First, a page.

The Financial News You Need To Know With Sarah Pennells – May 2015

Sarah Pennells is a personal finance journalist and the face behind We think she does a great job at explaining financial subjects in a very clear and accessible manner. You can find her column below where she writes about the latest financial news, and helps you get more from your money.

Why it pays to be a kid

While many of us are struggling to get more than 1.5% on an easy access account, you can earn twice that if you’re aged under 16 (and even up to 6% if you pick the top-paying account).

Research by the savings website found that the average rate on children’s easy access accounts has stayed pretty constant at around 2.68% since 2011, whereas the average rate on an equivalent adult’s account has fallen from over 2.2% to 1.34%.

What’s more, children can earn interest tax-free, because they get a personal allowance in the same way that adults do. That means that unless a child earns more than £10,600 a year (in the current tax year), they can ask to get interest from their savings paid without the tax being taken off.

SAVVY TIP: In case you’re a parent who’s thinking of putting loads of money into your child’s account to get tax-free interest, be aware that HM Revenue and Customs’ rules mean that you can only pay in enough to generate £100 a year (per parent) tax free. Assuming an interest rate of 2.68% (the average for an easy access child’s account), you could each pay in up to around £3,500 a year.

Fancy doing the chancellor’s job?

Less than two weeks after the election, the chancellor, George Osborne, confirmed that there will be an extra summer Budget on July 8th, and this week the government launched a survey to find out what we’d like to see in the Budget. It’s not a wind up or a spoof (I did check it wasn’t a spam email!).

If you’d like to submit your ideas, you have until June 5th to do this. You can fill in a survey or – if you prefer – email your ideas to

Deflation – good or bad news?

Prices are falling. It’s official. Not some advert for a sale but government statistics that show that inflation, as measured by the consumer prices index (CPI) was -0.1% in the year to April.

If you’re a shopper, falling prices are a good thing – surely – as your money will go further? But, there have been a lot of headlines this week about why deflation can be bad news.

My view? I’m not an economist, but it seems that the main reason we’ve got negative inflation (strictly speaking it’s only really deflation if it lasts for some time) is due to the fall in the price petrol/diesel and food. And those prices are likely to rise again in the future – probably sooner than we’d like!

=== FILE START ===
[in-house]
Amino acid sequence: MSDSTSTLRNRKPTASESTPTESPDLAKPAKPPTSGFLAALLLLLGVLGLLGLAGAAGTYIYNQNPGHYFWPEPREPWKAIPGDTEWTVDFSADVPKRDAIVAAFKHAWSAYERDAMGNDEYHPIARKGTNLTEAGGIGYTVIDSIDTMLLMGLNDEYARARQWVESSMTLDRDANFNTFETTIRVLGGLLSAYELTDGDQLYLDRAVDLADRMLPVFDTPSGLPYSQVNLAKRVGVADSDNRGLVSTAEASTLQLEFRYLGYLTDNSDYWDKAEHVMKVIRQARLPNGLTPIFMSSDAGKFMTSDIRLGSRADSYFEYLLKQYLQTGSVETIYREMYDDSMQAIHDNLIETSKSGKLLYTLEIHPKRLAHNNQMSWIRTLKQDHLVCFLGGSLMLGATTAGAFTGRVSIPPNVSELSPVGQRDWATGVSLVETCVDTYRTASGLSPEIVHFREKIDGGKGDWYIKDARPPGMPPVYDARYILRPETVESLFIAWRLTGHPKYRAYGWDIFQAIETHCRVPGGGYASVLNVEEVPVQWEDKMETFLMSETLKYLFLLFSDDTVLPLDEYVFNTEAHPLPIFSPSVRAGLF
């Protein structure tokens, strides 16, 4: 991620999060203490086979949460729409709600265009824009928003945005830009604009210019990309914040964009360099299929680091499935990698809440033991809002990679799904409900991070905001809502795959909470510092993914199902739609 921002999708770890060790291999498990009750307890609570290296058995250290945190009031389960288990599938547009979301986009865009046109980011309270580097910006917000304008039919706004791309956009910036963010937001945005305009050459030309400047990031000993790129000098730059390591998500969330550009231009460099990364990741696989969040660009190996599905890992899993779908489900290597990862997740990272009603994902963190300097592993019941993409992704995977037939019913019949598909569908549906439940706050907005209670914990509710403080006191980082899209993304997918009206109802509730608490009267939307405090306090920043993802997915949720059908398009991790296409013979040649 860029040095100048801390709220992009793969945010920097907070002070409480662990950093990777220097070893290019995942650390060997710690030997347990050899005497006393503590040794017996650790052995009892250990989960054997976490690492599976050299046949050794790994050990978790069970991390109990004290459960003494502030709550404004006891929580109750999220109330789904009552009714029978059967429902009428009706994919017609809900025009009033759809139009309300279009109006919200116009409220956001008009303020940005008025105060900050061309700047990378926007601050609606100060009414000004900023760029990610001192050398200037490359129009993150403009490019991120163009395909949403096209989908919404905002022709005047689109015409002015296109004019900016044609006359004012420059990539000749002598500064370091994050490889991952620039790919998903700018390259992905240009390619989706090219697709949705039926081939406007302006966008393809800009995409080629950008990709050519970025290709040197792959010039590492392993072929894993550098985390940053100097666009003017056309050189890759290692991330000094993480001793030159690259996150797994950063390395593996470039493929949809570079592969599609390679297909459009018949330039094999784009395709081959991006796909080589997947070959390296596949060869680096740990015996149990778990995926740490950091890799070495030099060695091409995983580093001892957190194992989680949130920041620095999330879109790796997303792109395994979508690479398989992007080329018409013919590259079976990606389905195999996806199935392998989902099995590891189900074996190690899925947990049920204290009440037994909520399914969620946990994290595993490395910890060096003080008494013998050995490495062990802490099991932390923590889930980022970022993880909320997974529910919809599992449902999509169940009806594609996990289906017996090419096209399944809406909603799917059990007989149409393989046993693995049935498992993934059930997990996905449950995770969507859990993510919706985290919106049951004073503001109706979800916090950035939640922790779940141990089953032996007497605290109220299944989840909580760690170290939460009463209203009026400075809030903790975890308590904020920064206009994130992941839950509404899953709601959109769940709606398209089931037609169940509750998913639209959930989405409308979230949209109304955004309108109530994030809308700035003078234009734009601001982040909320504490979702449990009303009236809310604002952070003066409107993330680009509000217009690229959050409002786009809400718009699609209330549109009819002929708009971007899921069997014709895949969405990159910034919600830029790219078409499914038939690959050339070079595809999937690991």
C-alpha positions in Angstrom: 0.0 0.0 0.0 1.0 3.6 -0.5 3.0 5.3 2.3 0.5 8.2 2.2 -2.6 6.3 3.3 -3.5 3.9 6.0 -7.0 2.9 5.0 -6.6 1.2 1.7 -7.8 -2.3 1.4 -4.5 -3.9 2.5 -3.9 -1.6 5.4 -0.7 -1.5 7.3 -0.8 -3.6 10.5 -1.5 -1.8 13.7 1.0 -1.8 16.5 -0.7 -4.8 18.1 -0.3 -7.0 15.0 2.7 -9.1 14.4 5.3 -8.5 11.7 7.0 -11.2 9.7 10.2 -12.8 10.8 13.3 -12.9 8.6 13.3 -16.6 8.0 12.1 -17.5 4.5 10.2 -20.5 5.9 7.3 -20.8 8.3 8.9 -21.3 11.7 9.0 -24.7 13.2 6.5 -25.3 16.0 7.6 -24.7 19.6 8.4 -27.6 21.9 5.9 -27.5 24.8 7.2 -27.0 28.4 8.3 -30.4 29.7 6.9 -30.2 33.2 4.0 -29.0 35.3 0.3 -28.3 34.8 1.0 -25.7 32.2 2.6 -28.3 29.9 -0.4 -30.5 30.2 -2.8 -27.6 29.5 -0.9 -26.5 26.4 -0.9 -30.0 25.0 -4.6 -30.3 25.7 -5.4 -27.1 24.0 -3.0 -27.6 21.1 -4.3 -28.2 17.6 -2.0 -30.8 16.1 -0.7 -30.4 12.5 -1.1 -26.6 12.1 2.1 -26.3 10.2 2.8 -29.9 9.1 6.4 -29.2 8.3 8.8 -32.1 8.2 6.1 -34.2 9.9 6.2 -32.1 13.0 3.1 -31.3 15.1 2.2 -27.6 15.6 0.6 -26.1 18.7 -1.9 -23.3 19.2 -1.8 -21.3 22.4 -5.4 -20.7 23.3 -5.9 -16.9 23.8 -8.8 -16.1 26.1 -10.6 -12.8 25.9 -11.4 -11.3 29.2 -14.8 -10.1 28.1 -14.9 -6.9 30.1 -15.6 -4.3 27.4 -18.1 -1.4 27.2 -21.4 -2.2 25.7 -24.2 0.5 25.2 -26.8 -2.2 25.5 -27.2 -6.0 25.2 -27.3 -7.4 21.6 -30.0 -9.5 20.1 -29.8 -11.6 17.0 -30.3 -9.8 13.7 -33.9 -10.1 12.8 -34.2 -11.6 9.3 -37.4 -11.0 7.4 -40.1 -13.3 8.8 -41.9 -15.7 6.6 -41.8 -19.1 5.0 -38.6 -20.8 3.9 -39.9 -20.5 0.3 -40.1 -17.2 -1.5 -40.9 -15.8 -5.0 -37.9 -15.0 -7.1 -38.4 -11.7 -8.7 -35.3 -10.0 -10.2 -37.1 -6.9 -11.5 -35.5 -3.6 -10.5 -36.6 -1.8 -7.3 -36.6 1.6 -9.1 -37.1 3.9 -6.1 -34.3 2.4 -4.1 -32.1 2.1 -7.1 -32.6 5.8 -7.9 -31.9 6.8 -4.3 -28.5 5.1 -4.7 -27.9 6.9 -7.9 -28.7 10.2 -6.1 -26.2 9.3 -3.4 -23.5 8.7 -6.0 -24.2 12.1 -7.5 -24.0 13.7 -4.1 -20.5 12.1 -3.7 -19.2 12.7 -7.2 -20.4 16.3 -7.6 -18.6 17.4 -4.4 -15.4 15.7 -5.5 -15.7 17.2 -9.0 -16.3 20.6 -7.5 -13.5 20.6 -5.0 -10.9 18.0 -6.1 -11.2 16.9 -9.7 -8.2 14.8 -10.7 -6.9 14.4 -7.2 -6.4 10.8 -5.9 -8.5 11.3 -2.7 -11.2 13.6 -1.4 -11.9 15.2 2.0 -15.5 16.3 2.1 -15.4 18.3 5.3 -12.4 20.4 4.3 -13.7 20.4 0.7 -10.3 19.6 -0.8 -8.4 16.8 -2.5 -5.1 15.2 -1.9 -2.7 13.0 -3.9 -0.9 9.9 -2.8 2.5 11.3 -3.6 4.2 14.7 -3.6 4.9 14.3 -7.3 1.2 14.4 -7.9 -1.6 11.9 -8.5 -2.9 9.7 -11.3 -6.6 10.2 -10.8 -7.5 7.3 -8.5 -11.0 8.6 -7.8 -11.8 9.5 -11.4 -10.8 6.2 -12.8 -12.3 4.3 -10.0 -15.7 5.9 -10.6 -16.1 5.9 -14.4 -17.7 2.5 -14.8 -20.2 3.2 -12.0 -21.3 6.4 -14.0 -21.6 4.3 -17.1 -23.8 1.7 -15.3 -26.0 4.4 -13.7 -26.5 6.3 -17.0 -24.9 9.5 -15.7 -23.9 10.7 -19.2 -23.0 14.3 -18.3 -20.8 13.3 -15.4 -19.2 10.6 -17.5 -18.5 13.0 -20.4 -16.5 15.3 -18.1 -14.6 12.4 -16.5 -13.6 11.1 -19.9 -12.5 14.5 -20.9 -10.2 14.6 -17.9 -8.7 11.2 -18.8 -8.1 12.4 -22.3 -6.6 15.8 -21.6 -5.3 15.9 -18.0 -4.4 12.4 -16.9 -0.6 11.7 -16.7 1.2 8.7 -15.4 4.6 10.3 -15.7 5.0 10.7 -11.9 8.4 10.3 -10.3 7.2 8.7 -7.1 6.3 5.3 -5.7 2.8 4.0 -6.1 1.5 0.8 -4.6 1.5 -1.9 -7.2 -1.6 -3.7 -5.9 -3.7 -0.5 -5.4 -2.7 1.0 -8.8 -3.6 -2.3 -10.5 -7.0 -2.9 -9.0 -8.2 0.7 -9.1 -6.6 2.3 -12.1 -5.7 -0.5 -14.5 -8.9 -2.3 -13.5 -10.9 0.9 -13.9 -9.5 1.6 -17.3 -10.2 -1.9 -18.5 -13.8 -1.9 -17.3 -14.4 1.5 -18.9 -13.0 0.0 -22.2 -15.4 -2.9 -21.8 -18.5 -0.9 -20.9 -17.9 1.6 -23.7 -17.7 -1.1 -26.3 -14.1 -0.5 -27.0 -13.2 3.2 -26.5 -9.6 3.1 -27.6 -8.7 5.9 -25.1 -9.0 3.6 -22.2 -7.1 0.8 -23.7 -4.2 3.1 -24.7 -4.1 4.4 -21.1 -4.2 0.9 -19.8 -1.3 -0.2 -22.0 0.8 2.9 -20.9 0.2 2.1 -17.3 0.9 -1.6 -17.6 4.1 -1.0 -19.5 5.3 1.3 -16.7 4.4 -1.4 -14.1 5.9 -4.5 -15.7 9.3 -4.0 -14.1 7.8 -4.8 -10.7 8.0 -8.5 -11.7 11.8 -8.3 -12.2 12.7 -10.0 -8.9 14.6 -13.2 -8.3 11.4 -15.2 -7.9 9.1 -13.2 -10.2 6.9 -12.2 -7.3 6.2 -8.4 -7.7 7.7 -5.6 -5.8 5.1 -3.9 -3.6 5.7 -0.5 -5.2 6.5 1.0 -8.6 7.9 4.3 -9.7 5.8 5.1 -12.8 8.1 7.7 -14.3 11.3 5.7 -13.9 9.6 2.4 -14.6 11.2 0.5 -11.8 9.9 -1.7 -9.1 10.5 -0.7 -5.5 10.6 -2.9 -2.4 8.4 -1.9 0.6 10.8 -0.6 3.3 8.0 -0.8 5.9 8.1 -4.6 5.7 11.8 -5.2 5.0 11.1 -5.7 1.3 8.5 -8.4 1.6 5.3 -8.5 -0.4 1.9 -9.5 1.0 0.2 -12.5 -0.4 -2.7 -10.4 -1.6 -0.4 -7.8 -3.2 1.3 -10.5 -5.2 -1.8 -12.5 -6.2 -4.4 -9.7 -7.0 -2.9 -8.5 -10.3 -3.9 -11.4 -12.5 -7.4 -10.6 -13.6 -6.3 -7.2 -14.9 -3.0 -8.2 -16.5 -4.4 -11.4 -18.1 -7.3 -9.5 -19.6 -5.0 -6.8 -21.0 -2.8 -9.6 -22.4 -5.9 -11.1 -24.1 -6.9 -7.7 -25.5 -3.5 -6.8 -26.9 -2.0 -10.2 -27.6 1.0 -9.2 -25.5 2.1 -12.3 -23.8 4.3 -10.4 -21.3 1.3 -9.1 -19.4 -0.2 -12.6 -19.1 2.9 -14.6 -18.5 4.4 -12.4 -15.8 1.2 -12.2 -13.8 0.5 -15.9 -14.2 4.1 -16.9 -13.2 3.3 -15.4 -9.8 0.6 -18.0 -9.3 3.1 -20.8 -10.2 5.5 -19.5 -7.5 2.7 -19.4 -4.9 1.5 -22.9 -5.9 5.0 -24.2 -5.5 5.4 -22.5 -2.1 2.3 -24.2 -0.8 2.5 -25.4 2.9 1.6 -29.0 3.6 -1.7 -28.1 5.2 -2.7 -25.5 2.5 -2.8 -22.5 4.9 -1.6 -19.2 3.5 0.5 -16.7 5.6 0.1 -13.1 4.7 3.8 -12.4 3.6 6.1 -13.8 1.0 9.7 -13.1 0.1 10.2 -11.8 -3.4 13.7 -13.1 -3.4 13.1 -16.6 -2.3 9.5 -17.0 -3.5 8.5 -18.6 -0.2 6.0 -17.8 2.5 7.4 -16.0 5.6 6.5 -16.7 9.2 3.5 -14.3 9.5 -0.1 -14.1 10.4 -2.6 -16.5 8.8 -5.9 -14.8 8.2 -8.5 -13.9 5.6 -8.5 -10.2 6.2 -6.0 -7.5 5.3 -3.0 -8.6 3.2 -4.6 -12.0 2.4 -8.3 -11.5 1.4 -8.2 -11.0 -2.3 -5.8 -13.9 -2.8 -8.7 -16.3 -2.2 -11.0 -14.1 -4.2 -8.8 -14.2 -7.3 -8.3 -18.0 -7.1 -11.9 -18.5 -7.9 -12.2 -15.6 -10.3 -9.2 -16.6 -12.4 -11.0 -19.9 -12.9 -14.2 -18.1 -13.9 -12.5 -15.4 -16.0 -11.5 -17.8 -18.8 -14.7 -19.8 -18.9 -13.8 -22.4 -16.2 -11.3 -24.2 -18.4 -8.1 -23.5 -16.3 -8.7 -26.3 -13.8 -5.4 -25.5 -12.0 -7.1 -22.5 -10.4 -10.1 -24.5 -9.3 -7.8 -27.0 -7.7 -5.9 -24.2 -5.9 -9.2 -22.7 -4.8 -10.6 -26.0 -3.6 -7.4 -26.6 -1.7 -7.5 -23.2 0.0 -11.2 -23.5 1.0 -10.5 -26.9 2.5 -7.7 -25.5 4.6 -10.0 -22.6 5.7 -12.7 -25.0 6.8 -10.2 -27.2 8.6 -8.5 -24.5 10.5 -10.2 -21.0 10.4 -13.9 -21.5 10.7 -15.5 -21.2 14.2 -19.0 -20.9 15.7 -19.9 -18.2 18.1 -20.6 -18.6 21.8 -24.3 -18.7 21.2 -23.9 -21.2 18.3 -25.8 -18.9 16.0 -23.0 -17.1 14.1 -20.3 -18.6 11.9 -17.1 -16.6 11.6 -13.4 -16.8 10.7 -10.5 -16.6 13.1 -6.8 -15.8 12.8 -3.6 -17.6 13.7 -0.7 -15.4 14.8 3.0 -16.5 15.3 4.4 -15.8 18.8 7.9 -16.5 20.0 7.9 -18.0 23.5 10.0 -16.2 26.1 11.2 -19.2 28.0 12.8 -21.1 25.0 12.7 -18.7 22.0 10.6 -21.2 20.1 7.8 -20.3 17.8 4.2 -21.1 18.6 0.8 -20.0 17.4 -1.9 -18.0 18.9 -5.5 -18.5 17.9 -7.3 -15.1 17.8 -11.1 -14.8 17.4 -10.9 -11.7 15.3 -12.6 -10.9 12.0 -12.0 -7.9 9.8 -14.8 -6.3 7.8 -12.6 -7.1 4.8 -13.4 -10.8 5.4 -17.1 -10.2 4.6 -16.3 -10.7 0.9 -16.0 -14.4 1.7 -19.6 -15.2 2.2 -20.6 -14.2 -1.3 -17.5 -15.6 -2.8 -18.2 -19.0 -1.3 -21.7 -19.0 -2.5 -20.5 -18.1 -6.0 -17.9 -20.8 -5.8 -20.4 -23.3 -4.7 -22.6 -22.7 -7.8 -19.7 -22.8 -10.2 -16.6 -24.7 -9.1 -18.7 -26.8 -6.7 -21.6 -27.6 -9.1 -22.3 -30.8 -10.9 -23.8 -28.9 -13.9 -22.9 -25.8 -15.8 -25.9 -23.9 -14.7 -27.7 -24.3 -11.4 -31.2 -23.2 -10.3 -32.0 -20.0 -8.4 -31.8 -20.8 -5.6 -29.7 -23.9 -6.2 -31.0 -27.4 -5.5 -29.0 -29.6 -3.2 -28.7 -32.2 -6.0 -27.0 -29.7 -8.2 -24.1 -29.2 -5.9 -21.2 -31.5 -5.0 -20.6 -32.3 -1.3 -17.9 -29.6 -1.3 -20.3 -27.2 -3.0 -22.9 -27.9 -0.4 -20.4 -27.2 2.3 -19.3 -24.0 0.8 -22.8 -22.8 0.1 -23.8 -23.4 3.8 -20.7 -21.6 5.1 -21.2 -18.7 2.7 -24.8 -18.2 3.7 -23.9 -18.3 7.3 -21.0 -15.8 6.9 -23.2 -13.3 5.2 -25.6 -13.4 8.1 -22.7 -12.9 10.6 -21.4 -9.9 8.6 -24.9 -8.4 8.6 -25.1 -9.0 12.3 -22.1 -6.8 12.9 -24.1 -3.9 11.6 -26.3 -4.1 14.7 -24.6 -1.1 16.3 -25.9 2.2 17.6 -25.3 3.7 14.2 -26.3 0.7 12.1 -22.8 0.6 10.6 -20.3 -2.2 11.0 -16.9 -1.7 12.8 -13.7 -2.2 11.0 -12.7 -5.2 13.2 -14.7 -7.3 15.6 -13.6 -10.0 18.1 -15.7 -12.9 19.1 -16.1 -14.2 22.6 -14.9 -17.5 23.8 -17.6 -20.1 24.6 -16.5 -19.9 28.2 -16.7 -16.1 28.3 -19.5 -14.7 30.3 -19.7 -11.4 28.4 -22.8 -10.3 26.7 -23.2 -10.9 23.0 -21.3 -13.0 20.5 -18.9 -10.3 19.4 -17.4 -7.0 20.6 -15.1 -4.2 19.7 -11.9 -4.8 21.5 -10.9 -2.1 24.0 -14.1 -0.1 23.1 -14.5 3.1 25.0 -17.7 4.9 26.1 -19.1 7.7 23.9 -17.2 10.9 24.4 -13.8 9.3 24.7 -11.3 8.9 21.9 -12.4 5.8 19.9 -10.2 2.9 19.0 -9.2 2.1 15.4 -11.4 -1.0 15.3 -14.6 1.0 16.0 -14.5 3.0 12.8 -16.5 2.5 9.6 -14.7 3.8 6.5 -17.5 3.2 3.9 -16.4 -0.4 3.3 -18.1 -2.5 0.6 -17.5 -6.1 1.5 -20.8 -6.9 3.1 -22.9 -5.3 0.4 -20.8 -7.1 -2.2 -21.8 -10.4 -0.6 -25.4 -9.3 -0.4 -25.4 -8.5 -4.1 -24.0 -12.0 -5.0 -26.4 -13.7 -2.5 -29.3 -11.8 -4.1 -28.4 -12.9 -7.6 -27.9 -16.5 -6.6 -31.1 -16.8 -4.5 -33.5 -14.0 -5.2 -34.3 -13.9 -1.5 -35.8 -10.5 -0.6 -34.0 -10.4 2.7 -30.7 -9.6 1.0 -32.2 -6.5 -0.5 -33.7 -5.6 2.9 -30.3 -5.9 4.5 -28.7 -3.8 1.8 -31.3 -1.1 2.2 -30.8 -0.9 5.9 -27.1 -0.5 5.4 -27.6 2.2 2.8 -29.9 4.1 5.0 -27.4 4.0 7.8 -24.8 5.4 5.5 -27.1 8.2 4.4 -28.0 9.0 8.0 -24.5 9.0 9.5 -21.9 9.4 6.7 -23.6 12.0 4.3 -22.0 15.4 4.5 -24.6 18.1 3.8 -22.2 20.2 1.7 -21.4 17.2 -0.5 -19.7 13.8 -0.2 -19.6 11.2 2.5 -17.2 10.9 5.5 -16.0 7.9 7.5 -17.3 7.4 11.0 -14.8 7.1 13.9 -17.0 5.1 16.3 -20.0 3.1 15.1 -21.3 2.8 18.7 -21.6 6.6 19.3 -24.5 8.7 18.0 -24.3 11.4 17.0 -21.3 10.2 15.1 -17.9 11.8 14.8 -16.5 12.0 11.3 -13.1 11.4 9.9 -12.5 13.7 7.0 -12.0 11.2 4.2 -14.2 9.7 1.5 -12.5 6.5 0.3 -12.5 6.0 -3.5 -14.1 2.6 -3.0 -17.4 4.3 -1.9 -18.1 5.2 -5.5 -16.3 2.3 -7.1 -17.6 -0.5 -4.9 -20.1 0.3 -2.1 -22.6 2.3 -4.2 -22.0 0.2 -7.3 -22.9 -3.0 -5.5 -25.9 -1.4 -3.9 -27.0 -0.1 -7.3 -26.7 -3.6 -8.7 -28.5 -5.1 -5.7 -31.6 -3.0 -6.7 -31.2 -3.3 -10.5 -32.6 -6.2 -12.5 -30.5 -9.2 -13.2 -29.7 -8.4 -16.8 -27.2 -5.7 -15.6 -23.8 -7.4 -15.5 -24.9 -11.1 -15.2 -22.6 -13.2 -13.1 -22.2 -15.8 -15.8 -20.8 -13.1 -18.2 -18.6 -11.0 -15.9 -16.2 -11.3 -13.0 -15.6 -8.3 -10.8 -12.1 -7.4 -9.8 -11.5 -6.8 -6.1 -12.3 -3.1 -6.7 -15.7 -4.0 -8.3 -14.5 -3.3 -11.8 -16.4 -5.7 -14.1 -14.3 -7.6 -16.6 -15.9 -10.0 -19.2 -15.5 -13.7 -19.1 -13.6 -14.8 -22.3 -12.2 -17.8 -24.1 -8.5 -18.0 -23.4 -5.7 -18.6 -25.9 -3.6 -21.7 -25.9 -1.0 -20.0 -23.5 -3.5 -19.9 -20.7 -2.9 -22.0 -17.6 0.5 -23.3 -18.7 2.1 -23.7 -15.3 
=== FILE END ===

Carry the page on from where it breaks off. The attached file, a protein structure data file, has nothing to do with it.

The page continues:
Those who argue that deflation is bad for the economy say that it puts people off spending because they wait for prices to fall further. But, in the short term at least, I’m not so sure. You can’t put off filling up your petrol tank or doing the weekly food shop because prices are falling!

Most economists expect inflation to increase again later this year, when prices will – once more – start to rise.

Letting fees become clearer

From next Wednesday, letting agents will have to display the fees they charge to landlords and tenants clearly. The change in the rules is part of the Consumer Rights Act, which is coming into force on May 27th. This is good news as there have been a number of complaints about agents who aren’t upfront about their charges.

Letting agents will have to display these fees in their offices and on their websites. In Scotland, letting agents can’t charge tenants a fee for registering with them or for letting them see a list of properties (although this is not illegal in England or Wales).

Agents will also have to say whether or not they’re members of an ombudsman scheme and, if so, which scheme they’ve signed up to.

Dying Matters week

I know that none of us wants to think about dying, but it’s much better to plan ahead than to leave it for your partner or family to sort everything out. This week it’s ‘Dying Matters’ week, which aims to raise awareness of the importance of sorting out your finances and talking to your family about things like the kind of funeral you’d like and what should happen to any pets you have after you’ve died. Here are my six top tips to make sure you’re prepared:

  1. If you don’t already have a will, it’s a really good idea to get one. I know it’s a bit grim to think about your own death, but having a will is the only way you can decide who gets what after you’ve gone.
  2. If you have a will but it’s years old, check it to make sure it’s up to date. It’s particularly important if you’ve got married (or remarried), got divorced or had children since it was written. A will gives you the chance to appoint guardians for your children should both parents die.
  3. Plan ahead if you own pets. Quite a few animal charities will let you leave them your pet in your will. You’re normally encouraged to make a donation for this (to cover the costs of looking after it in the short term) and the charity will normally try and rehome your pet.
  4. Think about the kind of funeral you’d like. If you’d rather be cremated than buried, it’s much better that you tell your family than that they have to work out what you’d like for themselves. You can write down your preferences, but it’s a good idea to keep this document separate from your will as your will may not be read until after your funeral.
  5. Don’t forget online accounts. If you have lots of social media or online accounts, it may be difficult for your relatives to close them down. But if you’d prefer to engage with your Twitter followers or Facebook friends after you’ve died, there are several platforms that let you send a last message (not sure if that idea’s great or grim!).
  6. Always destroy any old wills you have and tell those who need to know that you’ve made a new one and where it is. That way there’s less likely to be any disputes.